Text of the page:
Ethics of Science and Technology

Since its involvement in promoting international reflection on the ethics of life sciences in the 1970s, UNESCO continues to build and reinforce linkages among ethicists, scientists, policy-makers, judges, journalists, and civil society to assist Member States in enacting sound and reasoned policies on ethical issues in science and technology.

The Organization performs the following major functions:

1. Laboratory of ideas – addressing the emerging ethical challenges by providing an intellectual forum for multidisciplinary, pluralistic and multicultural reflection on ethics of science and technology – via the:

  • International Bioethics Committee (IBC);
  • Intergovernmental Bioethics Committee (IGBC);
  • World Commission on the Ethics of Scientific Knowledge and Technology (COMEST).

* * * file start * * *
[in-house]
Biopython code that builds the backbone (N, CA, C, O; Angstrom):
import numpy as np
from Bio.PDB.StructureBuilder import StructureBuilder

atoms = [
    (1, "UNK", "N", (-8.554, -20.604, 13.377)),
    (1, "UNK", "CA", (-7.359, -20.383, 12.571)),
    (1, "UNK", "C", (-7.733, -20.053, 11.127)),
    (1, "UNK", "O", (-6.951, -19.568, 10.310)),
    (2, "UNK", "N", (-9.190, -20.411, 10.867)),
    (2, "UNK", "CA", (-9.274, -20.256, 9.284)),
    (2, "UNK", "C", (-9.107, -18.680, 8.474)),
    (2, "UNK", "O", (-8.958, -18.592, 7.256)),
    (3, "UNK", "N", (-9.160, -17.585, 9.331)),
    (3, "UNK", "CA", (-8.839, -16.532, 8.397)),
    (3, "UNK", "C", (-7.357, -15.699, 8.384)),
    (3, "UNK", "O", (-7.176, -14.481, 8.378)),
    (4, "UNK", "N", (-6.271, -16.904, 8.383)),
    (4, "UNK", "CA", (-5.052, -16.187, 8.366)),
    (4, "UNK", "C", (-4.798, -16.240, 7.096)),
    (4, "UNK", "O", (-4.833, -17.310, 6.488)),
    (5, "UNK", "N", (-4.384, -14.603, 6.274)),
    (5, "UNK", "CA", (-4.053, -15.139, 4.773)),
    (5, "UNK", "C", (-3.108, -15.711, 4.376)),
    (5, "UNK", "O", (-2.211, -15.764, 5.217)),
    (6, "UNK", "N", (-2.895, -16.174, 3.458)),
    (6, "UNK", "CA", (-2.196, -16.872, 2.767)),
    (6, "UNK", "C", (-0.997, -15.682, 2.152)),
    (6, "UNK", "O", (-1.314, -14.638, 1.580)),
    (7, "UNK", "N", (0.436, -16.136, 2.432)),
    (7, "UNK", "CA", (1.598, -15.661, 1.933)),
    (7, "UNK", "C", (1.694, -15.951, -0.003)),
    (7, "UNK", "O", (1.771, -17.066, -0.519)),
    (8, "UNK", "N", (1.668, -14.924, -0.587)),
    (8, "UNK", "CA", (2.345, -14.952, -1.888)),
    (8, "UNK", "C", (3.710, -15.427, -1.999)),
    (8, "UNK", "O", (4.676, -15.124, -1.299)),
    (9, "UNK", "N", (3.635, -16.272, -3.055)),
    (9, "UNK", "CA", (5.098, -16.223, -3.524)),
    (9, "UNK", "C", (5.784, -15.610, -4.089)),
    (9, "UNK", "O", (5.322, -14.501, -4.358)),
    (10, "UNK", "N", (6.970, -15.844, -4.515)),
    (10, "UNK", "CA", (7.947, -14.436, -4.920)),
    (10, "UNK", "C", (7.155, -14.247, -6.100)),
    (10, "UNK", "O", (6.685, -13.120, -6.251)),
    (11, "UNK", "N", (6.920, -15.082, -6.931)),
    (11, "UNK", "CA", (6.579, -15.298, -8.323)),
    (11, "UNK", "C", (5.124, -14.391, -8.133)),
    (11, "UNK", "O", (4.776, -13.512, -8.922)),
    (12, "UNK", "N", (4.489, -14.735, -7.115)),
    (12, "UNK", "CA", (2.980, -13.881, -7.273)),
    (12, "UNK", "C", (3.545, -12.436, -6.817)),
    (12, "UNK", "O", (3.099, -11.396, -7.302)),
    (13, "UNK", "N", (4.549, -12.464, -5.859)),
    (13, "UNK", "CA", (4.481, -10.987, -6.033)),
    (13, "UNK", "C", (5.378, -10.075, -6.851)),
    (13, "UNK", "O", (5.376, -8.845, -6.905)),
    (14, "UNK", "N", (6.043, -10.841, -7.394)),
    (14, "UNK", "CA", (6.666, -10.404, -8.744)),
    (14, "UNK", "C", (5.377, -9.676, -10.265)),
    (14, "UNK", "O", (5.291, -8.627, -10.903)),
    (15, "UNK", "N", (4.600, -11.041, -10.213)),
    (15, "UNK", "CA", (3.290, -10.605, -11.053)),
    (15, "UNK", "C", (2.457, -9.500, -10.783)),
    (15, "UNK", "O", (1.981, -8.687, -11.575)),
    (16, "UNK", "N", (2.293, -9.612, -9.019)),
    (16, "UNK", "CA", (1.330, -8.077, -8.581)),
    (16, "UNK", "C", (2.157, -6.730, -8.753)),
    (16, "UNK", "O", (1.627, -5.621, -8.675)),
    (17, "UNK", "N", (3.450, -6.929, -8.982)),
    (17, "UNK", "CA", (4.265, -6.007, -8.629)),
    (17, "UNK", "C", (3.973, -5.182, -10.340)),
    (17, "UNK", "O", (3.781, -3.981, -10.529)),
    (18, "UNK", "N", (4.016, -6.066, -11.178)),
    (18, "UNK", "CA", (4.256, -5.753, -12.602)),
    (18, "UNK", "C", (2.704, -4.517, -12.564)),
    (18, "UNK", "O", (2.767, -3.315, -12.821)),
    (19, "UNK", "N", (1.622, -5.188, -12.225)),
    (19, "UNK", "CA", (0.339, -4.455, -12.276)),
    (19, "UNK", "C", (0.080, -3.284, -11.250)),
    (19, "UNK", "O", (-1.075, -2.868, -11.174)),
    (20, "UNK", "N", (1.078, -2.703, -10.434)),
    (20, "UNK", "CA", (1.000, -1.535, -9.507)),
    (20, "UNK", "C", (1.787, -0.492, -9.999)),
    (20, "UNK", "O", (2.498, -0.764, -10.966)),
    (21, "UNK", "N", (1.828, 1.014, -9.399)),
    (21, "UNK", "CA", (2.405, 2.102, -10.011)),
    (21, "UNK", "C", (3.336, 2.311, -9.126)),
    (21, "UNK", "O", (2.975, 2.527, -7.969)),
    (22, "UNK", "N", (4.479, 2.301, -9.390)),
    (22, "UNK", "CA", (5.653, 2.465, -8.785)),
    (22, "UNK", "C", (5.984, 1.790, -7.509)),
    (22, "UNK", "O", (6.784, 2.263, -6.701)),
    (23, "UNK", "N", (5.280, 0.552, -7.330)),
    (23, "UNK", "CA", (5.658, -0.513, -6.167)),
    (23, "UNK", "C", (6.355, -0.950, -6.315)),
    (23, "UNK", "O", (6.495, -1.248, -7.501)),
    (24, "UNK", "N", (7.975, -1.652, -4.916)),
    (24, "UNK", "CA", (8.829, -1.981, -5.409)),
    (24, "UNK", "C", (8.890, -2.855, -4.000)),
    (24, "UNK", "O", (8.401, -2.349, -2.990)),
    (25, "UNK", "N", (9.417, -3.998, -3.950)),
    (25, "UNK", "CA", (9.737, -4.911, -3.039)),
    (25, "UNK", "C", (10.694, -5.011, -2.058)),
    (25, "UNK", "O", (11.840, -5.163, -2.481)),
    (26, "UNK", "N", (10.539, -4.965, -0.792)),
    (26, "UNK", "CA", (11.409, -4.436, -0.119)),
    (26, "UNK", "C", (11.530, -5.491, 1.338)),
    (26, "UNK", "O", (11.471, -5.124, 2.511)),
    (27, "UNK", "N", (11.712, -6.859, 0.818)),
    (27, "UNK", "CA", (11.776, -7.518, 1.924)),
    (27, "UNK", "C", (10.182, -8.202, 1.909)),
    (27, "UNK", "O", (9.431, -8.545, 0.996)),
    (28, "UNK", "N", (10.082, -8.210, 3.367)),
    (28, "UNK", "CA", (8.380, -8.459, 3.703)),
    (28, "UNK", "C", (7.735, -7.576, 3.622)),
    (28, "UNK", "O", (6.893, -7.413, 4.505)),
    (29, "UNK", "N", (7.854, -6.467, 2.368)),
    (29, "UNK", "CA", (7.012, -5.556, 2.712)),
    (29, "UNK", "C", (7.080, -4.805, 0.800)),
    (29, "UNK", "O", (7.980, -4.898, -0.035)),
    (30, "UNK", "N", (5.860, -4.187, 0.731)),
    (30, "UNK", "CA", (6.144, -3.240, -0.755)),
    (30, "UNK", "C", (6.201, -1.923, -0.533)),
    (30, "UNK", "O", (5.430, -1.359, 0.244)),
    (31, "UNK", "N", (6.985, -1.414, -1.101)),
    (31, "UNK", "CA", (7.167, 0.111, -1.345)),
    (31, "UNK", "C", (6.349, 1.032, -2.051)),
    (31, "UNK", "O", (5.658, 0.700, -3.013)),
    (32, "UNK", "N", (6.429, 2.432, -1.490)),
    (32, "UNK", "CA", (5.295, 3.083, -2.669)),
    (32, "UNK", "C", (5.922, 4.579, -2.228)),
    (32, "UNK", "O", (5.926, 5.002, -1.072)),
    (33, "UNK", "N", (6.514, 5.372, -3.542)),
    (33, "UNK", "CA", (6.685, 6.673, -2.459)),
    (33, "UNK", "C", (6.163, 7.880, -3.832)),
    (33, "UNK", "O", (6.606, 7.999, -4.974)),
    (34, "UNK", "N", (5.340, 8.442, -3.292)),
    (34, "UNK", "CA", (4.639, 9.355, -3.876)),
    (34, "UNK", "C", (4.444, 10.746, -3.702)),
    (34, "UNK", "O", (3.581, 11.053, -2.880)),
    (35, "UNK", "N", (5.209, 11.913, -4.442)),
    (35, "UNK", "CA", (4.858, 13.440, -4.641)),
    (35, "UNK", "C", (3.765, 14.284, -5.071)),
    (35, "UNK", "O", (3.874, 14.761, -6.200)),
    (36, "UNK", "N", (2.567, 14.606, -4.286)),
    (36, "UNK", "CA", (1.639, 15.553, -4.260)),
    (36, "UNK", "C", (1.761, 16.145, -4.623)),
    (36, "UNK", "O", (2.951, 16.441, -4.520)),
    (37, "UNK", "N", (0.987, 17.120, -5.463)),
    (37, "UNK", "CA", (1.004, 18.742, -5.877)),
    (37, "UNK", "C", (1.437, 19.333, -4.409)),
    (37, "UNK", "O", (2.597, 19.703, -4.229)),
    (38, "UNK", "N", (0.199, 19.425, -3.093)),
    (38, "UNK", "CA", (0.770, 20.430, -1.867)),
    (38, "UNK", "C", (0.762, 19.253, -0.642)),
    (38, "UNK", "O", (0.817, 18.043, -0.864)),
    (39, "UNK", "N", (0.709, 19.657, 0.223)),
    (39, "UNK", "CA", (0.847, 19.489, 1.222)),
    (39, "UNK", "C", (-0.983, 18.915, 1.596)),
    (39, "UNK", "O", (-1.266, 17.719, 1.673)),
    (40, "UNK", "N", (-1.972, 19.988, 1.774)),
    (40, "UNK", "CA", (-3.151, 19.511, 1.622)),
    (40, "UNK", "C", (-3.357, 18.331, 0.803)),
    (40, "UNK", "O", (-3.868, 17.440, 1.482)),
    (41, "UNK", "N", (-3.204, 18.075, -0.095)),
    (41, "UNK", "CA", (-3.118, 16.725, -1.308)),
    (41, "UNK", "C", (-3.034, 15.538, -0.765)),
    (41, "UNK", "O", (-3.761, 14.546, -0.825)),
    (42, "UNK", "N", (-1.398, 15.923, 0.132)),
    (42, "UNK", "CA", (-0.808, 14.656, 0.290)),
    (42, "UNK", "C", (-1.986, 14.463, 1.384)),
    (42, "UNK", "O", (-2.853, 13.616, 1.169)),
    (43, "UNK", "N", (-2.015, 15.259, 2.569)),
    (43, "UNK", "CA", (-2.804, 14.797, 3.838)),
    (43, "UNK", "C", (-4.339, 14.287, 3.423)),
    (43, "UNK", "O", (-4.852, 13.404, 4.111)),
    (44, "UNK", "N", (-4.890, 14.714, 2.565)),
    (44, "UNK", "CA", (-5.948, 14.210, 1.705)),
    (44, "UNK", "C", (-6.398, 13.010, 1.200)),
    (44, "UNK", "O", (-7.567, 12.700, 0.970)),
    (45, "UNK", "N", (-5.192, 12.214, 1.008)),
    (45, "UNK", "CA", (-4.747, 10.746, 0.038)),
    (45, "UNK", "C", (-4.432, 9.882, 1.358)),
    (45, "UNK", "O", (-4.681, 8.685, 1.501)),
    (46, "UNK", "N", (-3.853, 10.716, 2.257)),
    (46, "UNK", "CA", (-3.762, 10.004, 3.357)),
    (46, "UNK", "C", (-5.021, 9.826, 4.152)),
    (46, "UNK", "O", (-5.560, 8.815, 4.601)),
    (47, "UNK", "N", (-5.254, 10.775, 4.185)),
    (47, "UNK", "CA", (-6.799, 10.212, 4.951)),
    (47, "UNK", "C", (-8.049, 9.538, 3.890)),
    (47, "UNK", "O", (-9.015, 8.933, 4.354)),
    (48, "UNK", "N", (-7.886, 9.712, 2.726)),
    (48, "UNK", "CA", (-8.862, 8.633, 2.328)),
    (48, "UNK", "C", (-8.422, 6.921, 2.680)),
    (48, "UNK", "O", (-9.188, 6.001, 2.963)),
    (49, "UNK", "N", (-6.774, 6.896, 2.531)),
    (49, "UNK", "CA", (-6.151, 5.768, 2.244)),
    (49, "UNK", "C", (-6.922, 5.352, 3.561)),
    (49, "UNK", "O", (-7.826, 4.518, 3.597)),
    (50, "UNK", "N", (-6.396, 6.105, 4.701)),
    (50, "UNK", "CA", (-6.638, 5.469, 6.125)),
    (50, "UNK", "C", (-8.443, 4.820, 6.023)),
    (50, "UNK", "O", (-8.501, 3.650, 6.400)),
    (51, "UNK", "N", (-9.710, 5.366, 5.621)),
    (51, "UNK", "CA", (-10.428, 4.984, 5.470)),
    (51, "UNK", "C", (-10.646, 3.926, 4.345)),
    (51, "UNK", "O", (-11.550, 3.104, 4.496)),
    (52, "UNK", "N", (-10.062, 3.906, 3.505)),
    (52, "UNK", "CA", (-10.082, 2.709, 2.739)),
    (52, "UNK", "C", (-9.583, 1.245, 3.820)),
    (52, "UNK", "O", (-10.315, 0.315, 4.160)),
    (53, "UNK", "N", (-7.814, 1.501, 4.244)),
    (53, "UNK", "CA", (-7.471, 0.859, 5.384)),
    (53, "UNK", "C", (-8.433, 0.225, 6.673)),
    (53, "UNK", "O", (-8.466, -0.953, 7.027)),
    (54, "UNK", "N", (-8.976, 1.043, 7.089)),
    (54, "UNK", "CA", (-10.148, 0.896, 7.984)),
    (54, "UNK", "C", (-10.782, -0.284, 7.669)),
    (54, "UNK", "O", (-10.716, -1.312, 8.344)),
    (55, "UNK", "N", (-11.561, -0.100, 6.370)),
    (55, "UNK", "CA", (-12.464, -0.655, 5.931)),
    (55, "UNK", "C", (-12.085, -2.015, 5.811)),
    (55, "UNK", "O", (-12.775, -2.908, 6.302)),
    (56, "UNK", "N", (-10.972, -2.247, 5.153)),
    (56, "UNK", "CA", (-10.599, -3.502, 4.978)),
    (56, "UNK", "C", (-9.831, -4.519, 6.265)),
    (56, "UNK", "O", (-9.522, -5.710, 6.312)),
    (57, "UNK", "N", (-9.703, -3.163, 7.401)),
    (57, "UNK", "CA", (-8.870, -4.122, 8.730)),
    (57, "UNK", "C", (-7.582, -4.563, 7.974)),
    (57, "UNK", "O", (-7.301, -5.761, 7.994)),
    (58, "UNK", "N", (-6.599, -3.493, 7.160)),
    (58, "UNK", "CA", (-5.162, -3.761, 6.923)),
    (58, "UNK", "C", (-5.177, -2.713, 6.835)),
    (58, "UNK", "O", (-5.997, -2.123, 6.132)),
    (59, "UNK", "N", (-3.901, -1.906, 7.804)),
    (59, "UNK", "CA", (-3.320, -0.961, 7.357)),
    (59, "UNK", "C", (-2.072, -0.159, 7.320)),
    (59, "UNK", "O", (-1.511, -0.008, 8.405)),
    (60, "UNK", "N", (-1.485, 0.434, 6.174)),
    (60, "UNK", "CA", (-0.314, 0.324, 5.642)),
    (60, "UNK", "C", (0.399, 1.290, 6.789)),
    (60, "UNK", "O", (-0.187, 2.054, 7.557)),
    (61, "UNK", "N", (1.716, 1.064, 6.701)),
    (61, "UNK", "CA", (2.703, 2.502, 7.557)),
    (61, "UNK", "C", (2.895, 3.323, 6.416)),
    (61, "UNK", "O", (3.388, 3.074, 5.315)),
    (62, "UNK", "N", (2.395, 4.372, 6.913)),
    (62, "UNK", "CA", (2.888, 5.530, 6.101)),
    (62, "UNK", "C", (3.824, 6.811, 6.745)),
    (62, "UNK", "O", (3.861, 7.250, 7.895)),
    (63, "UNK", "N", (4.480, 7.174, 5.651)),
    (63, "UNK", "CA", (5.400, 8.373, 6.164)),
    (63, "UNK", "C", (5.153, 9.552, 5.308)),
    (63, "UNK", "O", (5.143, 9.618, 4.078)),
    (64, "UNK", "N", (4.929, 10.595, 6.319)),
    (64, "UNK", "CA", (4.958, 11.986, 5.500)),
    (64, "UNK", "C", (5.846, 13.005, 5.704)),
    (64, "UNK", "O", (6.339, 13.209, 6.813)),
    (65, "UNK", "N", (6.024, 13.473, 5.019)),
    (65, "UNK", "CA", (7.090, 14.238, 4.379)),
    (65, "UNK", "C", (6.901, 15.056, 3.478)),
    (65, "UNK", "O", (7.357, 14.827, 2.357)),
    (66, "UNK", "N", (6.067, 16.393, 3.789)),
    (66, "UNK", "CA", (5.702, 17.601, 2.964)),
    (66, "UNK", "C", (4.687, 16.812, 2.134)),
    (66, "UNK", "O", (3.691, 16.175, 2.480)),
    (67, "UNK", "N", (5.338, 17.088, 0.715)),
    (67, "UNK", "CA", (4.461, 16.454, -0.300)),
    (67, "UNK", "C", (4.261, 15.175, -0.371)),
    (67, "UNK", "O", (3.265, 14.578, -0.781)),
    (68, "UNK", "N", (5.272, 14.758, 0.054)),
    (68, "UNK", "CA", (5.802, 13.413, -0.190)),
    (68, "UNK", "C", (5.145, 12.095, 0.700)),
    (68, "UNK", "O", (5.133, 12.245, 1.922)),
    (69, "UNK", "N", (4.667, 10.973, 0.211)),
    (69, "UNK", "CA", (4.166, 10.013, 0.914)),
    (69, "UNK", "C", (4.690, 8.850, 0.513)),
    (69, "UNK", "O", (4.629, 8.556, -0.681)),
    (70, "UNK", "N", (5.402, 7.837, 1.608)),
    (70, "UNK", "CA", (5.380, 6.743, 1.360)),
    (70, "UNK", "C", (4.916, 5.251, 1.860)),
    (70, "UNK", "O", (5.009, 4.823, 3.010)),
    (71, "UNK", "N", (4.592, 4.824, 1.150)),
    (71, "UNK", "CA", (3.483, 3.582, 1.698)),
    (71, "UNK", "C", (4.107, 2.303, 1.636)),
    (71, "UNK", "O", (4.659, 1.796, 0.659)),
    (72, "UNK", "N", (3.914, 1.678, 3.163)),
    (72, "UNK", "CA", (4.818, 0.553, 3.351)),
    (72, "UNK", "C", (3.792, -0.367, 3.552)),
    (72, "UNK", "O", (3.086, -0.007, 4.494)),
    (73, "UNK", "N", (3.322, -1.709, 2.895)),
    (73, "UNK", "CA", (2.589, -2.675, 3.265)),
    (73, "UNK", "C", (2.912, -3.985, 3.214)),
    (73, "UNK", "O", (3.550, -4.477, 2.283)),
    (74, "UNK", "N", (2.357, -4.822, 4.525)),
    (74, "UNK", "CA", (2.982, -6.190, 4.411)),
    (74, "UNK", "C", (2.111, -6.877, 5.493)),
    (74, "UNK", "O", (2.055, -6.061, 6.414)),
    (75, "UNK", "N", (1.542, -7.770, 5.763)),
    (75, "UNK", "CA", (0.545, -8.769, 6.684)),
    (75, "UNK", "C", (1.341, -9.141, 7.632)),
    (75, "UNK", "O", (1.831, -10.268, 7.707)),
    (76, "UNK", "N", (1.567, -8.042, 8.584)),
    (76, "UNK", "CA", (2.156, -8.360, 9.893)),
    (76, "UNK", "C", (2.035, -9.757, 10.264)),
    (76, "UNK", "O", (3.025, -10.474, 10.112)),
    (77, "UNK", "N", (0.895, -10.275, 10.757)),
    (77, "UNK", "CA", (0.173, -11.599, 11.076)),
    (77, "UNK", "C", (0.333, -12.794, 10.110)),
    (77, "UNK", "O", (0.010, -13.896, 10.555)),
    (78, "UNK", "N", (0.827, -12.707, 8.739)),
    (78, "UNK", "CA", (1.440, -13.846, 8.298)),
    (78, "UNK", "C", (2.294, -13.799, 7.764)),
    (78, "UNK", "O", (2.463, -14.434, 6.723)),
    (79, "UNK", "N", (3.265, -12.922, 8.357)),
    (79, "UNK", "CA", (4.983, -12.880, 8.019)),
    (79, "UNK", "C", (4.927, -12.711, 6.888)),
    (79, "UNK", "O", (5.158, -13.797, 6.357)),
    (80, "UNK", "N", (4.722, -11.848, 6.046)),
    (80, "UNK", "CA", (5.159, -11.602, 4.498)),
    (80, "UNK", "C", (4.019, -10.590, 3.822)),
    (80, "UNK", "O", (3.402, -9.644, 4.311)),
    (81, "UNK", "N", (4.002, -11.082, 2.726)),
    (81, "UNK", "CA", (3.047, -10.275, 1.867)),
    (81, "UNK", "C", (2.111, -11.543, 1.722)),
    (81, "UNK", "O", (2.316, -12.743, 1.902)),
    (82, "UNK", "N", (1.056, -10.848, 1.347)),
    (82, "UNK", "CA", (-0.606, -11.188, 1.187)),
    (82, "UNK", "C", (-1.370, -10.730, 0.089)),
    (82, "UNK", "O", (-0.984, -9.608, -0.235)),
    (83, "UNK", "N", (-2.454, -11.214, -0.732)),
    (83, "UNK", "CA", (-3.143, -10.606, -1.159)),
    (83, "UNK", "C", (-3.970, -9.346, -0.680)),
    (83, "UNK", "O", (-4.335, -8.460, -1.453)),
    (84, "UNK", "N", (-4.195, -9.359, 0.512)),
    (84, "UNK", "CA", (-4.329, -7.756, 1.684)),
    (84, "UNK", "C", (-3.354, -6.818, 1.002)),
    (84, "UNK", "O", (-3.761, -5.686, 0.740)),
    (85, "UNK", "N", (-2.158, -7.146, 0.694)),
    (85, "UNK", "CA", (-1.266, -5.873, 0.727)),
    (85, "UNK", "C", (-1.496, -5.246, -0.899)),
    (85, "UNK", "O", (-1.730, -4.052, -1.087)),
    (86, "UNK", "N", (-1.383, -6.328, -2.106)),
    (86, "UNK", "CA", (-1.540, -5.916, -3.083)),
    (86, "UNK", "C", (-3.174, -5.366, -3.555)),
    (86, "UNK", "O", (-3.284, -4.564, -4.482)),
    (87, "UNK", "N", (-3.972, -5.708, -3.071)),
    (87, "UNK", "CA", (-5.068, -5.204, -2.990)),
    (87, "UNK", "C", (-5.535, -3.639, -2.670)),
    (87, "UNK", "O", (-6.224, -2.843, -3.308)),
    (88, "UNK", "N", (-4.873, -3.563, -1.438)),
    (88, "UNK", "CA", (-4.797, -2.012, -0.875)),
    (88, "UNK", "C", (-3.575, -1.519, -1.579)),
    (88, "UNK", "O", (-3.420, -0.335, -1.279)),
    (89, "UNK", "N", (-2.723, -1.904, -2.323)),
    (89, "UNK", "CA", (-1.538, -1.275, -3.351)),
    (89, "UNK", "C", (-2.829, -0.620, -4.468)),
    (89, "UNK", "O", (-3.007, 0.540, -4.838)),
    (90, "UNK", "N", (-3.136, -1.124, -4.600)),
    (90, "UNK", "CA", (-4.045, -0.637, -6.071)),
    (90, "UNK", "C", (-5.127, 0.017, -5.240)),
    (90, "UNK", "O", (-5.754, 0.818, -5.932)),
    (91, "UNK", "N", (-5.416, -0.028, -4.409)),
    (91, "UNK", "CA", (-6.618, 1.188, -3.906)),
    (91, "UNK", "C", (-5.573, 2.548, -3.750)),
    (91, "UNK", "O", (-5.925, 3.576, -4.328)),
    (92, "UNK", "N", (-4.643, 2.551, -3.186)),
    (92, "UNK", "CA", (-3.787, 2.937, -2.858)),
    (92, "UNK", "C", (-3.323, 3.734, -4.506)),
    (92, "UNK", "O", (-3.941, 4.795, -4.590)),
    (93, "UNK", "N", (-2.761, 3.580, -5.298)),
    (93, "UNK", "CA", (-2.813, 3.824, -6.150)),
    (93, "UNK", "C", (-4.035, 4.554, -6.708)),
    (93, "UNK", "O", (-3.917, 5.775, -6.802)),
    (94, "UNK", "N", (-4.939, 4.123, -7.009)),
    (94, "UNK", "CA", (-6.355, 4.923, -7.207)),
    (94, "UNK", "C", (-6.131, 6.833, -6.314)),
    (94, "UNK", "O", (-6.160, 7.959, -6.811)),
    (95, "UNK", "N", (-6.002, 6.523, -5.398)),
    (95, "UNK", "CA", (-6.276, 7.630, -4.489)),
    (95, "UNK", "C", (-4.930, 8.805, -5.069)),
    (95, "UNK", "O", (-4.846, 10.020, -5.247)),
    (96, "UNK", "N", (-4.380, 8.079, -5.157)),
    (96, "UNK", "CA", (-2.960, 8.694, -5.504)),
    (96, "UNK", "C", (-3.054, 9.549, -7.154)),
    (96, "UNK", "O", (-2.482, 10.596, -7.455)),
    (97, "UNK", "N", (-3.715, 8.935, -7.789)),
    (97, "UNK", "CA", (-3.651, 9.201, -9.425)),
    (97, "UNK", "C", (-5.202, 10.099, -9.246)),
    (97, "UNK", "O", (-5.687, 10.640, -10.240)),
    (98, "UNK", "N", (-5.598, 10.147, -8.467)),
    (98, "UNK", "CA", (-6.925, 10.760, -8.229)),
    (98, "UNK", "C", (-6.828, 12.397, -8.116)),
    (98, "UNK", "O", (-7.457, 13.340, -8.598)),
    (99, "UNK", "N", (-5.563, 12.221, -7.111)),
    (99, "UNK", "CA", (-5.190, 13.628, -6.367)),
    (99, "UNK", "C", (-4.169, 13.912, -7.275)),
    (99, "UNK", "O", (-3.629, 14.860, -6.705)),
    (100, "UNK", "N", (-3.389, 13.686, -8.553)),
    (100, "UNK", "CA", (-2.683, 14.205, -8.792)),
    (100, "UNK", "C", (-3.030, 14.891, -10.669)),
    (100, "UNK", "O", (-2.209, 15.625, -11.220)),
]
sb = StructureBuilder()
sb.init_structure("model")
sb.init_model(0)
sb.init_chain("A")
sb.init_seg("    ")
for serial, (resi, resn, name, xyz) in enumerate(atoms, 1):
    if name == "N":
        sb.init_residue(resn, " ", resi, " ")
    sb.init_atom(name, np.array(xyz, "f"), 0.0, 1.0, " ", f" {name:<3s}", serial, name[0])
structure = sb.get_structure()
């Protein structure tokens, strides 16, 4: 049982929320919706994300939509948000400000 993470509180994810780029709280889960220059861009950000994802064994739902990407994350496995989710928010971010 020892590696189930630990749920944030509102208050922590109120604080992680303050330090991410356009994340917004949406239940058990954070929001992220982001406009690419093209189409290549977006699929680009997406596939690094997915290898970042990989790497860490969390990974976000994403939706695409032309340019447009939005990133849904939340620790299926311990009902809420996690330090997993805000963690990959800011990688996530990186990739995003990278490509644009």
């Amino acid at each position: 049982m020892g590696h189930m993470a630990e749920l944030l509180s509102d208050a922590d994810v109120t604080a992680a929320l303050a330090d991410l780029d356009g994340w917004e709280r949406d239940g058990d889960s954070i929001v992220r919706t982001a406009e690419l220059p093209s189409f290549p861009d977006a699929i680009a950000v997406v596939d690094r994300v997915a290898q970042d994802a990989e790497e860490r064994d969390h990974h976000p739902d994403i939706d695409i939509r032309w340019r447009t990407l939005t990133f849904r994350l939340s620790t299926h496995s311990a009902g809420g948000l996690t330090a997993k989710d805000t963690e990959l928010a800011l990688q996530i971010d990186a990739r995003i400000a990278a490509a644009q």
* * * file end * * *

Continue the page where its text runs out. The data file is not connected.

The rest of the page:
2. Standard-setter – pioneering normative action via the:

  •  Universal Declaration on the Human Genome and Human Rights (1997);
  • International Declaration on Human Genetic Data (2003);Universal Declaration on Bioethics and Human Rights (2005);
  • Ongoing discussion on the revision of the 1974 Recommendation on the Status of Scientific Researchers.

3. Clearing house – developing the Global Ethics Observatory (GEObs) – a free global repository of updated information on ethics institutions, experts, legislation, codes of conduct and teaching programmes around the world.

4. Capacity-builder – providing Member States with the necessary tools and technical support for the enhancement of their national ethics infrastructure through:

Assisting Bioethics Committees (ABC);Ethics Education Programme (EEP).UNESCO is a catalyst for international cooperation – cooperating with key international stakeholders in the field of ethics of science and technology and fostering coordination among the major actors through the United Nations Inter-Agency Committee on Bioethics.

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